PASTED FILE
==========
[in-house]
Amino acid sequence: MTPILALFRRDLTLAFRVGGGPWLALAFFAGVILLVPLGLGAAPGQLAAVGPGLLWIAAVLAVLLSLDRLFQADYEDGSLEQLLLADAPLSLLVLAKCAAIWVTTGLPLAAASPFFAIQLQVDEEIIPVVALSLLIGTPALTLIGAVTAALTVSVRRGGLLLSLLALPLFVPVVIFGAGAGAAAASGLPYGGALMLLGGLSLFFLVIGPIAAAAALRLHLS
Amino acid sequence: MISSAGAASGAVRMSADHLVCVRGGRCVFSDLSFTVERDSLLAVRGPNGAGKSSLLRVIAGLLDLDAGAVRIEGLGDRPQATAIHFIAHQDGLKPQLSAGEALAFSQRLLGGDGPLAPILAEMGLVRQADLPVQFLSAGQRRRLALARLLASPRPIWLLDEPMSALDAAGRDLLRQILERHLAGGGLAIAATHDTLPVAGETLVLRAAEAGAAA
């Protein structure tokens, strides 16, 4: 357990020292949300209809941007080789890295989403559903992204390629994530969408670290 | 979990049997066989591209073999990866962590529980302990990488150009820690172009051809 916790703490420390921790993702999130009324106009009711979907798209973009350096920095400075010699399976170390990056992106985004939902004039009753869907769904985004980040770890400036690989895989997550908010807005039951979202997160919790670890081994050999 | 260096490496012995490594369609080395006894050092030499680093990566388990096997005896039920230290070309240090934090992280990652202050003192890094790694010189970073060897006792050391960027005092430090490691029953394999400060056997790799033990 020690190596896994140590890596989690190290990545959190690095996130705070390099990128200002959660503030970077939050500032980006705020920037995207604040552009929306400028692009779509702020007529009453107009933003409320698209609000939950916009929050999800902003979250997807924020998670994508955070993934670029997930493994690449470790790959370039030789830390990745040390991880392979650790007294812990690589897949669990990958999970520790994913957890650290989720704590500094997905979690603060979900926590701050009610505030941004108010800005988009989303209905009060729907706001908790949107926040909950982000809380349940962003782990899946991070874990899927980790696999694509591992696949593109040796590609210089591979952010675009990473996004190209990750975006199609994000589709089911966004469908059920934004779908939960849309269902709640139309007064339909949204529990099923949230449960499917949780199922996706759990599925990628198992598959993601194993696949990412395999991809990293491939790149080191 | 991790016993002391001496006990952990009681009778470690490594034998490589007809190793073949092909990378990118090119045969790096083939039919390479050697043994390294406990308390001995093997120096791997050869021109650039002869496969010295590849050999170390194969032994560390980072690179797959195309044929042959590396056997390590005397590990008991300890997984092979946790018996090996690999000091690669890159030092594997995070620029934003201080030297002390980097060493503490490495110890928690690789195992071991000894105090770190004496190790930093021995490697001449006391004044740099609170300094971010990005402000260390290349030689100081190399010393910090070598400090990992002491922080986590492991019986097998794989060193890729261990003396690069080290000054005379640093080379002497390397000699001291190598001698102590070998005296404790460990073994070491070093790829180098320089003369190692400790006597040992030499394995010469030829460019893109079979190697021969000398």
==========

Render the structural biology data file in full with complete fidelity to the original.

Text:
[in-house]
Amino acid sequence: MTPILALFRRDLTLAFRVGGGPWLALAFFAGVILLVPLGLGAAPGQLAAVGPGLLWIAAVLAVLLSLDRLFQADYEDGSLEQLLLADAPLSLLVLAKCAAIWVTTGLPLAAASPFFAIQLQVDEEIIPVVALSLLIGTPALTLIGAVTAALTVSVRRGGLLLSLLALPLFVPVVIFGAGAGAAAASGLPYGGALMLLGGLSLFFLVIGPIAAAAALRLHLS
Amino acid sequence: MISSAGAASGAVRMSADHLVCVRGGRCVFSDLSFTVERDSLLAVRGPNGAGKSSLLRVIAGLLDLDAGAVRIEGLGDRPQATAIHFIAHQDGLKPQLSAGEALAFSQRLLGGDGPLAPILAEMGLVRQADLPVQFLSAGQRRRLALARLLASPRPIWLLDEPMSALDAAGRDLLRQILERHLAGGGLAIAATHDTLPVAGETLVLRAAEAGAAA
């Protein structure tokens, strides 16, 4: 357990020292949300209809941007080789890295989403559903992204390629994530969408670290 | 979990049997066989591209073999990866962590529980302990990488150009820690172009051809 916790703490420390921790993702999130009324106009009711979907798209973009350096920095400075010699399976170390990056992106985004939902004039009753869907769904985004980040770890400036690989895989997550908010807005039951979202997160919790670890081994050999 | 260096490496012995490594369609080395006894050092030499680093990566388990096997005896039920230290070309240090934090992280990652202050003192890094790694010189970073060897006792050391960027005092430090490691029953394999400060056997790799033990 020690190596896994140590890596989690190290990545959190690095996130705070390099990128200002959660503030970077939050500032980006705020920037995207604040552009929306400028692009779509702020007529009453107009933003409320698209609000939950916009929050999800902003979250997807924020998670994508955070993934670029997930493994690449470790790959370039030789830390990745040390991880392979650790007294812990690589897949669990990958999970520790994913957890650290989720704590500094997905979690603060979900926590701050009610505030941004108010800005988009989303209905009060729907706001908790949107926040909950982000809380349940962003782990899946991070874990899927980790696999694509591992696949593109040796590609210089591979952010675009990473996004190209990750975006199609994000589709089911966004469908059920934004779908939960849309269902709640139309007064339909949204529990099923949230449960499917949780199922996706759990599925990628198992598959993601194993696949990412395999991809990293491939790149080191 | 991790016993002391001496006990952990009681009778470690490594034998490589007809190793073949092909990378990118090119045969790096083939039919390479050697043994390294406990308390001995093997120096791997050869021109650039002869496969010295590849050999170390194969032994560390980072690179797959195309044929042959590396056997390590005397590990008991300890997984092979946790018996090996690999000091690669890159030092594997995070620029934003201080030297002390980097060493503490490495110890928690690789195992071991000894105090770190004496190790930093021995490697001449006391004044740099609170300094971010990005402000260390290349030689100081190399010393910090070598400090990992002491922080986590492991019986097998794989060193890729261990003396690069080290000054005379640093080379002497390397000699001291190598001698102590070998005296404790460990073994070491070093790829180098320089003369190692400790006597040992030499394995010469030829460019893109079979190697021969000398």